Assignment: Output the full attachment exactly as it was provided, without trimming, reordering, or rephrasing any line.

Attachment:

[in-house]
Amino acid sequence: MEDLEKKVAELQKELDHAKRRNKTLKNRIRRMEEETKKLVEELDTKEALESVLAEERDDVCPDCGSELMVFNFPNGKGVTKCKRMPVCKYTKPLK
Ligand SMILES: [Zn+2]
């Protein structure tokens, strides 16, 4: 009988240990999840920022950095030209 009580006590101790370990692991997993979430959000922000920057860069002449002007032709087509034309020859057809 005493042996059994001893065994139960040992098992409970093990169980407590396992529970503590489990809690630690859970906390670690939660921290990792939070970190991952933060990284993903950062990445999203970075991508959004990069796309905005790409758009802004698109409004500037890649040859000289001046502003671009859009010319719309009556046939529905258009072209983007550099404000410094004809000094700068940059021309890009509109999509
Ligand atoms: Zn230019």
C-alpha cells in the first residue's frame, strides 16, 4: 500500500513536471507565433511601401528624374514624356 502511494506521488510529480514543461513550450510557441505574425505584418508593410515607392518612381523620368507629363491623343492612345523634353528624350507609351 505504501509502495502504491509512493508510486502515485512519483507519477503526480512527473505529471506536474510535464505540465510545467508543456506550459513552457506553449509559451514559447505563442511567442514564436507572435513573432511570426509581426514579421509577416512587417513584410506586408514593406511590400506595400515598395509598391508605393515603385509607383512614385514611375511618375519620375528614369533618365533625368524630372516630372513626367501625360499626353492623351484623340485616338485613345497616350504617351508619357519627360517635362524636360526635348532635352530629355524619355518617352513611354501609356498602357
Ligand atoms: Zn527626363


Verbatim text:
[in-house]
Amino acid sequence: MEDLEKKVAELQKELDHAKRRNKTLKNRIRRMEEETKKLVEELDTKEALESVLAEERDDVCPDCGSELMVFNFPNGKGVTKCKRMPVCKYTKPLK
Ligand SMILES: [Zn+2]
């Protein structure tokens, strides 16, 4: 009988240990999840920022950095030209 009580006590101790370990692991997993979430959000922000920057860069002449002007032709087509034309020859057809 005493042996059994001893065994139960040992098992409970093990169980407590396992529970503590489990809690630690859970906390670690939660921290990792939070970190991952933060990284993903950062990445999203970075991508959004990069796309905005790409758009802004698109409004500037890649040859000289001046502003671009859009010319719309009556046939529905258009072209983007550099404000410094004809000094700068940059021309890009509109999509
Ligand atoms: Zn230019």
C-alpha cells in the first residue's frame, strides 16, 4: 500500500513536471507565433511601401528624374514624356 502511494506521488510529480514543461513550450510557441505574425505584418508593410515607392518612381523620368507629363491623343492612345523634353528624350507609351 505504501509502495502504491509512493508510486502515485512519483507519477503526480512527473505529471506536474510535464505540465510545467508543456506550459513552457506553449509559451514559447505563442511567442514564436507572435513573432511570426509581426514579421509577416512587417513584410506586408514593406511590400506595400515598395509598391508605393515603385509607383512614385514611375511618375519620375528614369533618365533625368524630372516630372513626367501625360499626353492623351484623340485616338485613345497616350504617351508619357519627360517635362524636360526635348532635352530629355524619355518617352513611354501609356498602357
Ligand atoms: Zn527626363